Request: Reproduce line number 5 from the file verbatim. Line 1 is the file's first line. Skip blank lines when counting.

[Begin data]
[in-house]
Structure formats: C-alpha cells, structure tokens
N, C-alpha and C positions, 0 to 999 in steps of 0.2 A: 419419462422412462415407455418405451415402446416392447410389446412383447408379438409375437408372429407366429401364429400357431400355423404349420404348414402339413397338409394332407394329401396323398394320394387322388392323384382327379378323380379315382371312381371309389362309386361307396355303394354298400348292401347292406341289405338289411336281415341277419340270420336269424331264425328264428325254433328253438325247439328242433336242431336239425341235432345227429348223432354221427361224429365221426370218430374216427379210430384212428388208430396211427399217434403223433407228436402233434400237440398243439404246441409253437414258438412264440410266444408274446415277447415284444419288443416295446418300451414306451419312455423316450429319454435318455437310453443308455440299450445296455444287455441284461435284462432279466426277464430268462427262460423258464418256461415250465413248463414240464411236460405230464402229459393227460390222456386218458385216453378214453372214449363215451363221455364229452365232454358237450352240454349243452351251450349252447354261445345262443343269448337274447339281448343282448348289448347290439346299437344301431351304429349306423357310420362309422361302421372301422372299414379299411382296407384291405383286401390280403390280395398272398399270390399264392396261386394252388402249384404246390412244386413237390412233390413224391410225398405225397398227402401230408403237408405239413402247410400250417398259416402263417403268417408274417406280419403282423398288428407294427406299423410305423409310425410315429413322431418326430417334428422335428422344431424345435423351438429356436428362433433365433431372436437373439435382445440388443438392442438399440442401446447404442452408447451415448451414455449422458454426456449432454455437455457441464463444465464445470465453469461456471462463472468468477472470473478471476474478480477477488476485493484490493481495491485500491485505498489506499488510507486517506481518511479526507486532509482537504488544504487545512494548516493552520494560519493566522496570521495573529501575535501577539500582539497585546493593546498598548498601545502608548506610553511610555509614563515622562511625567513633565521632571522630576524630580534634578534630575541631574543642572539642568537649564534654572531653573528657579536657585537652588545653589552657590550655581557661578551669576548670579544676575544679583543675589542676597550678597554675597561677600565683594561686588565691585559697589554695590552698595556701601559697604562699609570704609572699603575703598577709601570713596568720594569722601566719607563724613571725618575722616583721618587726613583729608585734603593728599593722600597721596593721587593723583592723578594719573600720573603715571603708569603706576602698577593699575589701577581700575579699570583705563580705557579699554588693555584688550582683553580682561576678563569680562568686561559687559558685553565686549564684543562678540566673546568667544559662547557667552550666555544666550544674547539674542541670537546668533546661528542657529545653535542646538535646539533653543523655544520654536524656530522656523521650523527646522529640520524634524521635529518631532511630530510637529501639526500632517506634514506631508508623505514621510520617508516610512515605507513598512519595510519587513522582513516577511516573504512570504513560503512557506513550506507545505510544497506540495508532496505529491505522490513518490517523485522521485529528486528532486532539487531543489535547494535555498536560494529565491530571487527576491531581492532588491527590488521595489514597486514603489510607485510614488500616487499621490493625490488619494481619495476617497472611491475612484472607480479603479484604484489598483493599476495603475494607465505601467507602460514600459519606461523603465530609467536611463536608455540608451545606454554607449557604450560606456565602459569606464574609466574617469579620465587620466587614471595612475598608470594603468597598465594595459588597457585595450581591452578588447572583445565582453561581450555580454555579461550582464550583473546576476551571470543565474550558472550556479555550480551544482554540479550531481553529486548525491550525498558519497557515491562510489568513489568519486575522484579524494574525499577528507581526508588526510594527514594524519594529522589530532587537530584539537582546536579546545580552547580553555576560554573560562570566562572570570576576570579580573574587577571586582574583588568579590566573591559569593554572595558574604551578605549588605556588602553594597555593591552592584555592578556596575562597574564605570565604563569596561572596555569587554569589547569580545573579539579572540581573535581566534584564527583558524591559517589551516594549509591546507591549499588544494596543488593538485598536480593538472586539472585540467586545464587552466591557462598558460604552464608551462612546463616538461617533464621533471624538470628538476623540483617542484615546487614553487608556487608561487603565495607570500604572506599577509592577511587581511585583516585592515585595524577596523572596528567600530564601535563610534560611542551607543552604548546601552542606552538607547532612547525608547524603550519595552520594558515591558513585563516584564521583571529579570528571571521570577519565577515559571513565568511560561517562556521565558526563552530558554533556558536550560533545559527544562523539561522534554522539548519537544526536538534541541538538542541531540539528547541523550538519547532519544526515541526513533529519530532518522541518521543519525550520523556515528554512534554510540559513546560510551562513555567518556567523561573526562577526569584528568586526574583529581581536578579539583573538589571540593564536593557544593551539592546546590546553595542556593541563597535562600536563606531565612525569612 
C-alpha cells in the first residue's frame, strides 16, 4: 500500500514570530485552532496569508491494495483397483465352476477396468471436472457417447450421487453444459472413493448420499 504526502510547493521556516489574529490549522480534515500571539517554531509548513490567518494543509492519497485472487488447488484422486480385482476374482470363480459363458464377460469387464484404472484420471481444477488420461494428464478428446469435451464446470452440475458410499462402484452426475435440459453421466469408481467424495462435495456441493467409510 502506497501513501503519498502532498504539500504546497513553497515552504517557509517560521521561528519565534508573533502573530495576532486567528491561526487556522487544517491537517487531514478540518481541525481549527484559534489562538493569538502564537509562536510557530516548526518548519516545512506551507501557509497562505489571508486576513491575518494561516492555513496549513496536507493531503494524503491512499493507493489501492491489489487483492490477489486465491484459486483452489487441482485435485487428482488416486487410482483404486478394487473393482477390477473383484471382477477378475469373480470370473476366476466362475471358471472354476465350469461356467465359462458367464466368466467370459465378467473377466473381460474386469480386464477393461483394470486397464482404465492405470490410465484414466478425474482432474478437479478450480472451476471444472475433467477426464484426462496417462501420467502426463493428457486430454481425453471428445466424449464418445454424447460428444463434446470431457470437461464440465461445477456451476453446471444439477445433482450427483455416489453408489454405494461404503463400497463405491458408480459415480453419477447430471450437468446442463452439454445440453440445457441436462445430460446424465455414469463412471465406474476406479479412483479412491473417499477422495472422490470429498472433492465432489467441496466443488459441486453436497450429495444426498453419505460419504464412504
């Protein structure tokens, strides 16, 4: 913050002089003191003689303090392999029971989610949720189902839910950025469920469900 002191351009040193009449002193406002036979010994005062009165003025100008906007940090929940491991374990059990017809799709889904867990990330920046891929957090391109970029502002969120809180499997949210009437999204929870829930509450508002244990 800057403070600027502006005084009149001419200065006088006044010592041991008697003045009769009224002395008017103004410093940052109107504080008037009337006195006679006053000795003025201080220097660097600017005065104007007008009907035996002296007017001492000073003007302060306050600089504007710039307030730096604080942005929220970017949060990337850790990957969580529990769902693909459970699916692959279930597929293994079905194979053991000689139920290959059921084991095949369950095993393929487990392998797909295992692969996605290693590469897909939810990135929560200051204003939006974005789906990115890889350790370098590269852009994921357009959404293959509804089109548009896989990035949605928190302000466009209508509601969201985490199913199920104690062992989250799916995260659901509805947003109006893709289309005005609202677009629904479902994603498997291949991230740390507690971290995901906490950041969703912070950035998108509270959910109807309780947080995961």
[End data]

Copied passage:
């Protein structure tokens, strides 16, 4: 913050002089003191003689303090392999029971989610949720189902839910950025469920469900 002191351009040193009449002193406002036979010994005062009165003025100008906007940090929940491991374990059990017809799709889904867990990330920046891929957090391109970029502002969120809180499997949210009437999204929870829930509450508002244990 800057403070600027502006005084009149001419200065006088006044010592041991008697003045009769009224002395008017103004410093940052109107504080008037009337006195006679006053000795003025201080220097660097600017005065104007007008009907035996002296007017001492000073003007302060306050600089504007710039307030730096604080942005929220970017949060990337850790990957969580529990769902693909459970699916692959279930597929293994079905194979053991000689139920290959059921084991095949369950095993393929487990392998797909295992692969996605290693590469897909939810990135929560200051204003939006974005789906990115890889350790370098590269852009994921357009959404293959509804089109548009896989990035949605928190302000466009209508509601969201985490199913199920104690062992989250799916995260659901509805947003109006893709289309005005609202677009629904479902994603498997291949991230740390507690971290995901906490950041969703912070950035998108509270959910109807309780947080995961």